Masci, P., Oladimeji, P., Curzon, P., & Thimbleby, H. (2014). Using PVSio-web to demonstrate software design issues in medical user interfaces. Proceedings of the 4th International Symposium on Foundations of Health Information Engineering and Systems with 6th International Workshop on Software Enginineering in Health Care (FHIES/SEHC 2014)

Cauchi, A. (2014). Using analytical and empirical techniques for improving medical device number entry systems design. PhD thesis, Swansea University.

Oladimeji, P. (2014). Designing number entry user interfaces: a focus on interactive medical devices. PhD thesis, Swansea University.

2013
Harrison, M. D., Campos, J. C., & Masci, P. (2013). Reusing models and properties in the analysis of similar interactive devices. Innovations in System and Software Engineering.

Masci, P., Ruksenas, R., Oladimeji, P., Cauchi, A., Gimblett, A., Li, Y., Curzon, P., & Thimbleby, H. (2013). The benefits of formalising design guidelines: A case study on the predictability of drug infusion pumps. Innovations in Systems and Software Engineering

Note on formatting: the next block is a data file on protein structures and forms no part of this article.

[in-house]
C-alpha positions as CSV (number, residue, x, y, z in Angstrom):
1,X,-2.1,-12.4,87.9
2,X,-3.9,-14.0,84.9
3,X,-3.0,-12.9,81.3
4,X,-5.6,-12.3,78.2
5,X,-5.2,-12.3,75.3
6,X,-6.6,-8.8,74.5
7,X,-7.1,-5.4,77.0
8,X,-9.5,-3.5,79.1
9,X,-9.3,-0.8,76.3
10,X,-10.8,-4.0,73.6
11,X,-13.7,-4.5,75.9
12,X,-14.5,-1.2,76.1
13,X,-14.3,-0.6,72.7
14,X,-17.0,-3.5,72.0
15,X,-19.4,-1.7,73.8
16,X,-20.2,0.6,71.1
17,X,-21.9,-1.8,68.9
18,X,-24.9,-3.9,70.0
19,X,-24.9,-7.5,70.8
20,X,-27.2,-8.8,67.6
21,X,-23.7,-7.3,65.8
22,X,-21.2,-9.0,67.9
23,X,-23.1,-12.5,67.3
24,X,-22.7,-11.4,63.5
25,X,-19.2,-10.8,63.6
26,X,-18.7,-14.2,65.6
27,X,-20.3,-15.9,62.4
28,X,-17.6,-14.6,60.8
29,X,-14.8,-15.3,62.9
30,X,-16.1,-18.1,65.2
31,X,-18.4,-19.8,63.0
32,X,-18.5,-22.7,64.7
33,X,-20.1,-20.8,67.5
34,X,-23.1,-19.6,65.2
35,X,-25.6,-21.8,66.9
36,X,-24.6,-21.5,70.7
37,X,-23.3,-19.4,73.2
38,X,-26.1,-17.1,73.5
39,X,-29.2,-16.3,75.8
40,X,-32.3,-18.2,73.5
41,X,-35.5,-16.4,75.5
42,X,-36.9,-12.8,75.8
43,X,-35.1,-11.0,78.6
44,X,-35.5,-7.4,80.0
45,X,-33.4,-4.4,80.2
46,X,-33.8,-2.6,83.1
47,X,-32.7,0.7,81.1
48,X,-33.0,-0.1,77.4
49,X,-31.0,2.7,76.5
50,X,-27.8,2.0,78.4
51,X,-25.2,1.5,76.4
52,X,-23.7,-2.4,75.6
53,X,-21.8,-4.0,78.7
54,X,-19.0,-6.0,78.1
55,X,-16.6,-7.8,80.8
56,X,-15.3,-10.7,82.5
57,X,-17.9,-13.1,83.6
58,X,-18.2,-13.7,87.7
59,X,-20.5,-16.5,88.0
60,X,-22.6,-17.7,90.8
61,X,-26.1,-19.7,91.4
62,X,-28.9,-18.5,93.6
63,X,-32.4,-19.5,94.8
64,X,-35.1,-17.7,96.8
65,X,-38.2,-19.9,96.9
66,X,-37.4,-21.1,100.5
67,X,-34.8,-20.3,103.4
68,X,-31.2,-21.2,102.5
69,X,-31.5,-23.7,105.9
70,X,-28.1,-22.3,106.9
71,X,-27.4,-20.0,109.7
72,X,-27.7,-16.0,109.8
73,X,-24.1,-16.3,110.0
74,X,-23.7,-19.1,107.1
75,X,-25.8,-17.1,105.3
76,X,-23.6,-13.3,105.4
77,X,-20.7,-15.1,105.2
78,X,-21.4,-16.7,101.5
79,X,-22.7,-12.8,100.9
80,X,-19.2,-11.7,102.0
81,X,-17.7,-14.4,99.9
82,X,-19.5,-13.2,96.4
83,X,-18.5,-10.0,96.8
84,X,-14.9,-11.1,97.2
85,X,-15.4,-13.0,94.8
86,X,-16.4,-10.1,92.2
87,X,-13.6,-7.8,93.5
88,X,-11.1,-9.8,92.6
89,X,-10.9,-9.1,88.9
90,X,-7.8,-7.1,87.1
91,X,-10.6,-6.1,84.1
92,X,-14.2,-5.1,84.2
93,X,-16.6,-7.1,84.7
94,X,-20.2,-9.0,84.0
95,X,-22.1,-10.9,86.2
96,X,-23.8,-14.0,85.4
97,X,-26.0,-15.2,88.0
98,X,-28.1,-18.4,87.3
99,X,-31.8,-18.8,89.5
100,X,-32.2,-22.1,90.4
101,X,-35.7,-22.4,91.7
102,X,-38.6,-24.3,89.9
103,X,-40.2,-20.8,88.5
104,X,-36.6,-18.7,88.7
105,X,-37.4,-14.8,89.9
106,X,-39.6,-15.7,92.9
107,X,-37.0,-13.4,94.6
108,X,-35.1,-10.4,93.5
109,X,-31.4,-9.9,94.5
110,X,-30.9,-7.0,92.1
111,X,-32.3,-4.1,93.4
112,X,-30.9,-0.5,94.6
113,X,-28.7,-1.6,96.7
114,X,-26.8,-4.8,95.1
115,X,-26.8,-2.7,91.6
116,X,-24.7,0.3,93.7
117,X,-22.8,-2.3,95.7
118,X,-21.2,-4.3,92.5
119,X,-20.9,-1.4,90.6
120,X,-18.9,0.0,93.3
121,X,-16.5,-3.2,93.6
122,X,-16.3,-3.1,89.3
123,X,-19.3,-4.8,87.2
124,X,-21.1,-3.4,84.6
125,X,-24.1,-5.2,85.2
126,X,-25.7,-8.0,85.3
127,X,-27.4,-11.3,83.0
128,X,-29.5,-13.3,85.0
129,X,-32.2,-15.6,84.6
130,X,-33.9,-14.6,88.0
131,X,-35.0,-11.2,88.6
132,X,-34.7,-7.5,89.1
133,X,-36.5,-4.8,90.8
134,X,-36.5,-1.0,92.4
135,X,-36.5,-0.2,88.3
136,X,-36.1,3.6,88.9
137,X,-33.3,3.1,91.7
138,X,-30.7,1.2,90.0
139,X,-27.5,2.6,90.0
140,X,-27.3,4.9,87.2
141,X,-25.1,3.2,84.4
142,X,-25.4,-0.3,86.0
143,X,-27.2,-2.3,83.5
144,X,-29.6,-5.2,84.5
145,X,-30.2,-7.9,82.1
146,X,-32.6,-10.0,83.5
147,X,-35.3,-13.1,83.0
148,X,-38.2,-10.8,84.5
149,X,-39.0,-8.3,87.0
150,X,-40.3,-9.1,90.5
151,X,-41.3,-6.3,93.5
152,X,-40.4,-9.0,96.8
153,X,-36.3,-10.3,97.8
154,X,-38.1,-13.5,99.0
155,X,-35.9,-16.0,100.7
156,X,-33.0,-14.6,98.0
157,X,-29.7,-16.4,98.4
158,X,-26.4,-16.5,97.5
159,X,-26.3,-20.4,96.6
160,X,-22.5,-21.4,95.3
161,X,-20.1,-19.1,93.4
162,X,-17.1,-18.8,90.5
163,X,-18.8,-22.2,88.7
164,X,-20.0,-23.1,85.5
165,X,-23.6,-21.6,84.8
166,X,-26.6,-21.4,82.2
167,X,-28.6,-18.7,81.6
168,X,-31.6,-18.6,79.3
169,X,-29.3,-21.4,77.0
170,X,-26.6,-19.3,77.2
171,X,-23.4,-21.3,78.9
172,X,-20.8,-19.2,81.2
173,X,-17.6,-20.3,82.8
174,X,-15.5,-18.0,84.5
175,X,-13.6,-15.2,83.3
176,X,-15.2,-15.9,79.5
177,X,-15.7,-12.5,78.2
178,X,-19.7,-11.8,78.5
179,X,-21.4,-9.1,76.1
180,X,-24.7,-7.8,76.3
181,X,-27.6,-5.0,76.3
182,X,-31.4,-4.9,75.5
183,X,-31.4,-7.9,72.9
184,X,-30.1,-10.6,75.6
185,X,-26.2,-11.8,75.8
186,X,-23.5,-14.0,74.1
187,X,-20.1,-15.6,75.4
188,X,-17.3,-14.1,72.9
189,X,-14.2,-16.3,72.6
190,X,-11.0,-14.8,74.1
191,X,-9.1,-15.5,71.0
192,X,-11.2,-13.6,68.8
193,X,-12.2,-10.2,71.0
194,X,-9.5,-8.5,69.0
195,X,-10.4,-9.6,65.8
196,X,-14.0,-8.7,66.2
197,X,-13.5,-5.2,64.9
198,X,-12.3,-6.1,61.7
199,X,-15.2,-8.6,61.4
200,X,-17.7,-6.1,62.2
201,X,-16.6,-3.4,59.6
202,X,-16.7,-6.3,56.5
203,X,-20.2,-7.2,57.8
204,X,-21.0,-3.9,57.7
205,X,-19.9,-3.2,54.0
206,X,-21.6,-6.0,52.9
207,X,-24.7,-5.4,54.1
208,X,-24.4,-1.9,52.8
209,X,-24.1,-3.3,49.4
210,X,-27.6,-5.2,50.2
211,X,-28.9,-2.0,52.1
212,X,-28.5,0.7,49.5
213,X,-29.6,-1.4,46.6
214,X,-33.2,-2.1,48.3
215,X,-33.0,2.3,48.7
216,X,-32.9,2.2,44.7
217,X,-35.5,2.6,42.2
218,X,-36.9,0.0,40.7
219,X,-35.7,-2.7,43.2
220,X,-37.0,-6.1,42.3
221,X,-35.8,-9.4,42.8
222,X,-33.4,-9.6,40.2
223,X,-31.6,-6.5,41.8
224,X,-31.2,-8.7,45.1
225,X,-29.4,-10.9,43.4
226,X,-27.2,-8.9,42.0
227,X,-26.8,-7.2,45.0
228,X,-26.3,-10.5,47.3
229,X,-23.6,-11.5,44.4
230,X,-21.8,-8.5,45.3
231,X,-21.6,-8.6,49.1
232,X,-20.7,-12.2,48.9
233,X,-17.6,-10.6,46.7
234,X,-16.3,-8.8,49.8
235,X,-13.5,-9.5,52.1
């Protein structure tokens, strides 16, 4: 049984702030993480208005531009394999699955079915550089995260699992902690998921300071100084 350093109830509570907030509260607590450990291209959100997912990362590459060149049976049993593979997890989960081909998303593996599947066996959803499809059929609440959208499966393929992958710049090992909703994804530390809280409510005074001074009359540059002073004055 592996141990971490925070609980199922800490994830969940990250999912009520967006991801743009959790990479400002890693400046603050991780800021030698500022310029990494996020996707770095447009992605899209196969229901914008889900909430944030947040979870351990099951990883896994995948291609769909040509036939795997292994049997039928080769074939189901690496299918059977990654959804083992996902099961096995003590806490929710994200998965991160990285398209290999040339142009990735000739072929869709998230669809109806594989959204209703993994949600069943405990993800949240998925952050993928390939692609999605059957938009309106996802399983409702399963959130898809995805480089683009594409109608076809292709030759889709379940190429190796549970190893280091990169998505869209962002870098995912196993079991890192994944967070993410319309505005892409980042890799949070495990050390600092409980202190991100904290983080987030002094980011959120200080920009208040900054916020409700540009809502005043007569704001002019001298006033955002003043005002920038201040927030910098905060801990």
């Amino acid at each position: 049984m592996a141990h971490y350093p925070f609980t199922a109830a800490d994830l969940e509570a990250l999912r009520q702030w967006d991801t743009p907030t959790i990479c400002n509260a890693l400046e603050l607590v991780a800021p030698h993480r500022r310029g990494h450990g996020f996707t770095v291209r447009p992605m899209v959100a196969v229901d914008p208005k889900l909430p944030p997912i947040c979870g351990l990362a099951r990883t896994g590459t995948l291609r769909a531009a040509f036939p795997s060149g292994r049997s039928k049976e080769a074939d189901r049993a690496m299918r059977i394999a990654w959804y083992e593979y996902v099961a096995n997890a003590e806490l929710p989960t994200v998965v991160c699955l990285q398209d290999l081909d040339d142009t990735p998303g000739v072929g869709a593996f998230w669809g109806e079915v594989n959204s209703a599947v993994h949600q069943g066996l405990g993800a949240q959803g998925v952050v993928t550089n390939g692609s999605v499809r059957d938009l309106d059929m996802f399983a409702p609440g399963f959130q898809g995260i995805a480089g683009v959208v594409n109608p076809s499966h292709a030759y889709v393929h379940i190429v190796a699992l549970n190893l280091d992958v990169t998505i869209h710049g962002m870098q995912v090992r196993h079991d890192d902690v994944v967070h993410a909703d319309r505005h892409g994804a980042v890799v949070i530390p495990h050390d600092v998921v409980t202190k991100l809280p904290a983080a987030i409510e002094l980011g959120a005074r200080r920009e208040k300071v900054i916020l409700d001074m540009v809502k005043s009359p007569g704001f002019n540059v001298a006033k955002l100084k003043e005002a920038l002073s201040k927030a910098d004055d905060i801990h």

Masci, P., Ayoub, A., Curzon, P., Harrison, M. D., Lee, I., & Thimbleby, H. (2013). Verification of interactive software for medical devices: PCA infusion pumps and FDA regulation as an example. Proceedings of the Fifth Symposium on Engineering Interactive Computing Systems (EICS 2013), 81–90. New York: ACM. (Among top 3 papers in conference.)

Ruksenas, R., Curzon, P., & Harrison, M. D. (2013). Integrating formal predictions of interactive system behaviour with user evaluation. Proceedings of the 10th International Conference on Integrated Formal Methods (IFM 2013), 238–252. Lecture Notes in Computer Science, vol. 7940. Springer.

Harrison, M. D., Masci, P., Campos, J. C., & Curzon, P. (2013). Automated theorem proving for the systematic analysis of interactive systems. Proceedings of the 5th International Workshop on Formal Methods for Interactive Systems (FMIS 2013). Electronic Communications of the EASST, vol. 69. (To appear.)

Ruksenas, R., Masci, P., Harrison, M. D., & Curzon, P. (2013). Developing and verifying user interface requirements for infusion pumps: a refinement approach. Proceedings of the 5th International Workshop on Formal Methods for Interactive Systems (FMIS 2013). Electronic Communications of the EASST, vol. 69. (To appear.)

Cauchi, A. (2013). Using differential formal analysis for dependable number entry. Proceedings of the Fifth Symposium on Engineering Interactive Computing Systems (EICS 2013), 155–158. New York: ACM. (Prize for best Doctoral Consortium presentation.)